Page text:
1. Capacity Charge for power – To be fair this should apply to all commercial and industrial customers, similar to most electricity utilities around the world (e.g., Malaysia charges highest load from the last month). This would allow EDC to be paid for providing the grid infrastructure separately to energy. This was proposed by EAC in August 2019 and MME in 2020, but never taken up. Alternatively, the capacity charge could be applied to the solar inverter AC output - it still provides the EDC compensation for the grid connection but currently the installation has to pay double the capacity charge based on the AC solar output. Also, large electricity customers with a small roofspace means solar is not economic because they switch to the penalised tariffs for solar customers even with a small system.
  2. Offpeak tariff access – Customers who install solar are penalised by not being allowed to access offpeak tariff e.g., hospitals. Solar customers actually help EDC with their daily peak (during daylight hours) so penalising solar customers by not allowing them to access time of use/off peak tariffs is surprising.
  3. Export of excess power – Customers are not permitted to export power to the EDC grid, for example schools during holidays; or garment factories on weekends. Both customers and EDC could benefit - EDC would receive power close to the consumption source at a very competitive price; customers don't have to 'curtail' and waste the power. Recommend similar option to Vietnam where up to 110 to 20% of electricity consumed can be exported to the grid.
  4. 50% limit (this wouldn't be a problem if 1 and 3 above were adjusted). Generally, most customers wouldn't install solar more than 50% as it is better to design for self-consumption than export.
  5. Grandfathering existing projects – Customers who invested in solar before there was a regulation should not be penalised.
  6. LV systems – Many households would like to install solar but there is no clarity on regulation for them e.g., is there a limit where the tariff does not apply, what is the tariff for LV systems; and does zero export apply for them.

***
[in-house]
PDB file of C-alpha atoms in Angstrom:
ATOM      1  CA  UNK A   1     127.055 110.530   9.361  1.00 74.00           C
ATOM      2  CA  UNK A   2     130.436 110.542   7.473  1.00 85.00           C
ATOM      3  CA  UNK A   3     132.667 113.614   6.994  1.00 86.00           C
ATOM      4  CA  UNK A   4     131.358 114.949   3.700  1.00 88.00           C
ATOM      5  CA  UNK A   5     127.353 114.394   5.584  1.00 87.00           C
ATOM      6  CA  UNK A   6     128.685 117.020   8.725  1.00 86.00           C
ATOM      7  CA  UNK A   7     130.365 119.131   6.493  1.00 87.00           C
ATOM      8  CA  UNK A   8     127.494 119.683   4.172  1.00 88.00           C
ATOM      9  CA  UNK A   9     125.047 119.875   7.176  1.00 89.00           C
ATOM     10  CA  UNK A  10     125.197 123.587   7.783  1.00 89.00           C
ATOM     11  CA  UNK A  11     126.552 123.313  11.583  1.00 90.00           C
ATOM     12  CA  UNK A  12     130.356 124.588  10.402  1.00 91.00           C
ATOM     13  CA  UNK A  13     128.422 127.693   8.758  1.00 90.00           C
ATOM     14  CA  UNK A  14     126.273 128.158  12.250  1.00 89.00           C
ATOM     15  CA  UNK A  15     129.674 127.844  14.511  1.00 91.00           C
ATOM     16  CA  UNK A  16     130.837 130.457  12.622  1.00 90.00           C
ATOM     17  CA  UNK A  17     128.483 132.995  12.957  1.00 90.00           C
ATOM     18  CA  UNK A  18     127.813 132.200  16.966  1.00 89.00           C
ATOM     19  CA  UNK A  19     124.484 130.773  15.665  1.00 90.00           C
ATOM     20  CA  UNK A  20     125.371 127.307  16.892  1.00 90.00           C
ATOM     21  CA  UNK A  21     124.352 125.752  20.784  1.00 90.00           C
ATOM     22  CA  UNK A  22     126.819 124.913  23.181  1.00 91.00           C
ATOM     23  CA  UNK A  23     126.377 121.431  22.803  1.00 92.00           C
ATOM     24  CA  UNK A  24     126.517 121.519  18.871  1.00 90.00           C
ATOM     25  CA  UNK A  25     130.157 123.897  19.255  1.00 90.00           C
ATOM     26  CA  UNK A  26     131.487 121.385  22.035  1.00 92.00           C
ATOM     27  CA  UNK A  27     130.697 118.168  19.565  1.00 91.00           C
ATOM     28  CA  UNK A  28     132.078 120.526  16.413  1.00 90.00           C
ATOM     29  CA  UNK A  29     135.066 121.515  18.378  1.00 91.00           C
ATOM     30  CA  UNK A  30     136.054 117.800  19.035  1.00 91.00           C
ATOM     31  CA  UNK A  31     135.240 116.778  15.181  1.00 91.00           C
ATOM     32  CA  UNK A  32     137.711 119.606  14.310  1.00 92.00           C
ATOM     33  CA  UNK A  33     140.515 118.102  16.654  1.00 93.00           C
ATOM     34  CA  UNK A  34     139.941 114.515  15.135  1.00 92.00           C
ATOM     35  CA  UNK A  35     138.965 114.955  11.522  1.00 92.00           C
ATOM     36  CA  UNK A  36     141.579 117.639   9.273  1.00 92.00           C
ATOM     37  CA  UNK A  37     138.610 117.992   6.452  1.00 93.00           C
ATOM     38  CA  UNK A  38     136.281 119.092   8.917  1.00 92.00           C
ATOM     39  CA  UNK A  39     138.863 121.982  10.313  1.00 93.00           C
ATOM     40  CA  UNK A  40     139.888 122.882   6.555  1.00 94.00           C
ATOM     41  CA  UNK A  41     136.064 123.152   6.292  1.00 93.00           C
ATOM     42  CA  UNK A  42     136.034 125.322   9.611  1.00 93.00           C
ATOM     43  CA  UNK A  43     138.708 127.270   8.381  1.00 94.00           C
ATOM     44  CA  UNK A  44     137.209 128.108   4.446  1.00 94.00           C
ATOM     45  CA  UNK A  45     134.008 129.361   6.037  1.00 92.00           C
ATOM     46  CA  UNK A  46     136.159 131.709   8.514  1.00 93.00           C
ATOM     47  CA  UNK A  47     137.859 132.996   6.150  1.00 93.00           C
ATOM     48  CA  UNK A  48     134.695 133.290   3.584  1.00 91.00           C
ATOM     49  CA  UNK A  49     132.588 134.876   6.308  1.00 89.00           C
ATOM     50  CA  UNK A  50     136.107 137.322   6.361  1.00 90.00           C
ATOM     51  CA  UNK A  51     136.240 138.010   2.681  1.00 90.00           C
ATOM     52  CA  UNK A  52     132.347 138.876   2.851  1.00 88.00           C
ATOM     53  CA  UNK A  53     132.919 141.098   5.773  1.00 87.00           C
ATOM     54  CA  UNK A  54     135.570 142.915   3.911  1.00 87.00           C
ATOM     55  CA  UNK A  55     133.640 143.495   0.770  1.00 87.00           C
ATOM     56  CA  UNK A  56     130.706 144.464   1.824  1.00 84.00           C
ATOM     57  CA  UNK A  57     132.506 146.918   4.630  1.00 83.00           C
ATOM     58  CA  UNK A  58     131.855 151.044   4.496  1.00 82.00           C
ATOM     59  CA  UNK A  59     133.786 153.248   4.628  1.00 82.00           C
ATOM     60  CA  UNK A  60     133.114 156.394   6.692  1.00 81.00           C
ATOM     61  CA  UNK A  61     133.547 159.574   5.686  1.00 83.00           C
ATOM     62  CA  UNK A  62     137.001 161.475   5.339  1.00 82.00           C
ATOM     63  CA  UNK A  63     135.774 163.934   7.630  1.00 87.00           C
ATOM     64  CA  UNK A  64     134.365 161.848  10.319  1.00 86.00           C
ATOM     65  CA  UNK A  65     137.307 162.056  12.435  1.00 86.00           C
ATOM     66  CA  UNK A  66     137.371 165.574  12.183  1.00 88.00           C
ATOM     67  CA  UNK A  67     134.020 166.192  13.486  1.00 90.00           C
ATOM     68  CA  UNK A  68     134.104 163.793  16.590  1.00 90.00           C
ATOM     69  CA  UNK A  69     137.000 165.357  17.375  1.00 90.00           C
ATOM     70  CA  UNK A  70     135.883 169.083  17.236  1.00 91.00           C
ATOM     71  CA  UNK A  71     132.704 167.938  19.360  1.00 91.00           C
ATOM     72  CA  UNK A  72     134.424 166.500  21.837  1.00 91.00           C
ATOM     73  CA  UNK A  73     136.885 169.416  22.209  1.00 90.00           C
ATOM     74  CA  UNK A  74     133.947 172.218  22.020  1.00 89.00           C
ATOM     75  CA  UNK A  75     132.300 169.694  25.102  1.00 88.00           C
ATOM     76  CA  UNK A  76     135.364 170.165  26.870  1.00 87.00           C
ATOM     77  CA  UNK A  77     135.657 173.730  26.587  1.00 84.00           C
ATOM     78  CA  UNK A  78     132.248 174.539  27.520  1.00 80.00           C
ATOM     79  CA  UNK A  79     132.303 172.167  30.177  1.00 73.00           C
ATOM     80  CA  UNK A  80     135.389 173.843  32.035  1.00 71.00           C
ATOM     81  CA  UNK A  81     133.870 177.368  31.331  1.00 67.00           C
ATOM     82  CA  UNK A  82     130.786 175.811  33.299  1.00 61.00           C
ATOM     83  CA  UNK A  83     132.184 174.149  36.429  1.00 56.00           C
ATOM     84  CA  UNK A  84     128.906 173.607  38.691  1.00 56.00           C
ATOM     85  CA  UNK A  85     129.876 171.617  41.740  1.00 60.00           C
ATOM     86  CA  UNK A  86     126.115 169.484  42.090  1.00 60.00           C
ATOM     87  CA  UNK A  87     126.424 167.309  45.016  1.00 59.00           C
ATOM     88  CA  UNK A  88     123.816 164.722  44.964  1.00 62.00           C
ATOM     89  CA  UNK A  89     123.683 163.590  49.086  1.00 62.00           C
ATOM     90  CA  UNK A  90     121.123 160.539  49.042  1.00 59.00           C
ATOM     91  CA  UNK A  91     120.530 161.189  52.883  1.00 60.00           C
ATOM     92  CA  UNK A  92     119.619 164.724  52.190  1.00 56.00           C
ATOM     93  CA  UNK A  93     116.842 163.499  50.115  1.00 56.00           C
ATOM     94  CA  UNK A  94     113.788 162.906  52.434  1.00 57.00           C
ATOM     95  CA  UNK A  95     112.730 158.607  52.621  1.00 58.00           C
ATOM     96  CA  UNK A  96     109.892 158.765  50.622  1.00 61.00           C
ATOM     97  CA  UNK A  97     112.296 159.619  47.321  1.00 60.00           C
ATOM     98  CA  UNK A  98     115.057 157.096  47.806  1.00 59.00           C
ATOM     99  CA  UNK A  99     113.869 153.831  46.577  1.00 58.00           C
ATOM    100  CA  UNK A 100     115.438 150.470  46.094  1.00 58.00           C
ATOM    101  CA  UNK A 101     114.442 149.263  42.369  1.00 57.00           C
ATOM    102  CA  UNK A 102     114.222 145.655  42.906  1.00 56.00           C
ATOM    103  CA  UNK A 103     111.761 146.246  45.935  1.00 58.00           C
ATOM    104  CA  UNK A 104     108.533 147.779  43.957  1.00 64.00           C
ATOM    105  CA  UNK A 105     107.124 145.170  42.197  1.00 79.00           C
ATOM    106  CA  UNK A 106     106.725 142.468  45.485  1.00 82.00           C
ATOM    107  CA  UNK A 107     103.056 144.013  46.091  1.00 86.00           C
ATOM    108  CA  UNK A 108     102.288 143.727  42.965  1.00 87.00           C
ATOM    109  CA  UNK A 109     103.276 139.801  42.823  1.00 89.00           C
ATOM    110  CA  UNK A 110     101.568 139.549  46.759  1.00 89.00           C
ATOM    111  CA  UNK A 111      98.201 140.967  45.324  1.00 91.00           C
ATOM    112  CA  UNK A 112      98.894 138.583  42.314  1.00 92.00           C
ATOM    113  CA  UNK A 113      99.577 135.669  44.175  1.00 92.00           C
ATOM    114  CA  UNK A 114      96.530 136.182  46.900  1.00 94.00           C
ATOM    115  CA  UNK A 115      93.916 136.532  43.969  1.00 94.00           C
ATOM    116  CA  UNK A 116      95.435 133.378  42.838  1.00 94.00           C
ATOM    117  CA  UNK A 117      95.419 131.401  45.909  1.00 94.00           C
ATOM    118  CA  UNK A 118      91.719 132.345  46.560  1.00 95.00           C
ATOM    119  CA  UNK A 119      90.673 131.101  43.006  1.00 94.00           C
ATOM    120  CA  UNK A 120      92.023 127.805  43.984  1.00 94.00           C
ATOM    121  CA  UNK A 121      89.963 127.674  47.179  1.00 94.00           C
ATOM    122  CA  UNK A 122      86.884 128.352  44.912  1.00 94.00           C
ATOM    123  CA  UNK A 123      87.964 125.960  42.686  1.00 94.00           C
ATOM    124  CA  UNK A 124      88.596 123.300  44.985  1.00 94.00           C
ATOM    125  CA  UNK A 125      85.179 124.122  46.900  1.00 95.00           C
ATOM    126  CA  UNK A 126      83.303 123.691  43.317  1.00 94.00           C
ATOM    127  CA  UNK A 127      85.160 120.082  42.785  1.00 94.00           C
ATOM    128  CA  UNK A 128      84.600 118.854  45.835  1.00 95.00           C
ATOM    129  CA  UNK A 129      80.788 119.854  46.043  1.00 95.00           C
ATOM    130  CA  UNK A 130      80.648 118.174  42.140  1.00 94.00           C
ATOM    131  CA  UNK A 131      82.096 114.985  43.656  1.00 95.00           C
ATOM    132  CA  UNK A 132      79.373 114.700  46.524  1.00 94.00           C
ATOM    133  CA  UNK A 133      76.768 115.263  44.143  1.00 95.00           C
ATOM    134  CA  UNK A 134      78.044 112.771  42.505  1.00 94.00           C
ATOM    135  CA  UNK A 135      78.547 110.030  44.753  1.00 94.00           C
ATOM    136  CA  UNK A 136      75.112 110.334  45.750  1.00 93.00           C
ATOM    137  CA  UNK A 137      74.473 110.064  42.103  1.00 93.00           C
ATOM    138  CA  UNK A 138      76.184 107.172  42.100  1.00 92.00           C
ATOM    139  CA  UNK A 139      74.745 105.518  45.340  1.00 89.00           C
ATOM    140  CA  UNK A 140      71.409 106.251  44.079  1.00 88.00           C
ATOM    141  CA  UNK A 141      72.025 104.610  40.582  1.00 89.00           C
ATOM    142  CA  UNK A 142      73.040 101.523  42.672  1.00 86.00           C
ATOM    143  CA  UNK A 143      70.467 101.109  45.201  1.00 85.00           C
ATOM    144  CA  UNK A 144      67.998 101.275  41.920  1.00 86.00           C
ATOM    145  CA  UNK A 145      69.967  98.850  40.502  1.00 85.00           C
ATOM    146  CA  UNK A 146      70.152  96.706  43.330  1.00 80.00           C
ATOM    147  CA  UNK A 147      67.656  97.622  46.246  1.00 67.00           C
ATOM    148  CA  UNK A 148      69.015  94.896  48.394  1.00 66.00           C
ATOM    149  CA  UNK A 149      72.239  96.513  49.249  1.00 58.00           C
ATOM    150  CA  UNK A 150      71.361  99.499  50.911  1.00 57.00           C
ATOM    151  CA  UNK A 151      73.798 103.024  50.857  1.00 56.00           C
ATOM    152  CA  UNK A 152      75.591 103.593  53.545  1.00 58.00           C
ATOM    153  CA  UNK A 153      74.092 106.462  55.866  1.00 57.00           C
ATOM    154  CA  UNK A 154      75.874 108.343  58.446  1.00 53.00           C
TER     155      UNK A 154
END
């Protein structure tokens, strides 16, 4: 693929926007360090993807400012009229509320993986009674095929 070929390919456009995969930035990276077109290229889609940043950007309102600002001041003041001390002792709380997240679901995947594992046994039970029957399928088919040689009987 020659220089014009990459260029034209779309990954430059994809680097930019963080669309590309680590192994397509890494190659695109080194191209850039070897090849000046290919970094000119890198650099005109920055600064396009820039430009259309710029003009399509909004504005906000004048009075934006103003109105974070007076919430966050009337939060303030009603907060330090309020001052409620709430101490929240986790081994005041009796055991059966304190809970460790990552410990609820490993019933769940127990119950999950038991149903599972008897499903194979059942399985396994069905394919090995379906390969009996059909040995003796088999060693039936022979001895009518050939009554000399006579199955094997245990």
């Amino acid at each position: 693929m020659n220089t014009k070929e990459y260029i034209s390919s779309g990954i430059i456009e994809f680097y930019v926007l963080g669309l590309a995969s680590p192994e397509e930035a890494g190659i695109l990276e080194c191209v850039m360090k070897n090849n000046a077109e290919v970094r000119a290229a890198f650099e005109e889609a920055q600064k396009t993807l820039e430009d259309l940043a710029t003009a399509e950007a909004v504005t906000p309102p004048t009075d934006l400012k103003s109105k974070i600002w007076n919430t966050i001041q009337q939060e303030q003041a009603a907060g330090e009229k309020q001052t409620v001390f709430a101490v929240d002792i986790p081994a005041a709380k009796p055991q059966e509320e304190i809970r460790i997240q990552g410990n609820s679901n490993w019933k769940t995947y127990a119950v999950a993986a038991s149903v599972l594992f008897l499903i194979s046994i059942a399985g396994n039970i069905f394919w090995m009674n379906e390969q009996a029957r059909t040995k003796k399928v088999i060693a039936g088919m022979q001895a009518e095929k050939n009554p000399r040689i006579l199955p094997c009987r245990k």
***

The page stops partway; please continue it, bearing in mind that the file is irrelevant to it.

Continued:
Implementation of Regulation

Many challenges are faced in the implementation of the regulation. Overall, there is a need for a clear application form and process as some of these issues have been identified:

  1. EDC has been developed a form to apply, however it needs clear instruction on what attached documents are required. According to the solar regulation process time is 1 months however this has often taken much longer. In some cases, no written response has been received.
  2. REEs - It would help to have clarity on the how REE's process applications should be.
  3. EAC has published a tariff structure for PPSEZ, but there is no mention of solar in this tariff. Therefore, in PPSEZ its now unclear how to implement the solar regulations.
Technical Issues during Implementation

Some minor technical challenges are faced in the implementation of the regulation, as follows:

  1. The zero export is hard to setup:
    • Most inverter brands still export a little due to phase imbalance or speed of regulation of power. There should be a few second response time and balance of phases to be zero.
    • For example, if large loads turn off - zero export reacting time could be set to a maximum 3-5 seconds
    • Recommend a monthly maximum allowed zero export of 2% of solar generation
  2. The level of harmonics depends largely on the power output of the inverters. At low power output the harmonics are higher, but the overall harmonics are low. Recommend the harmonics levels are measured when inverters are running at 70% or more capacity, or be calculated as a total of the maximum AC output and the actual output.
  3. Solar inverters can help to improve the power factor. We would suggest to allow up to 5% reverse reactive energy for solar installations.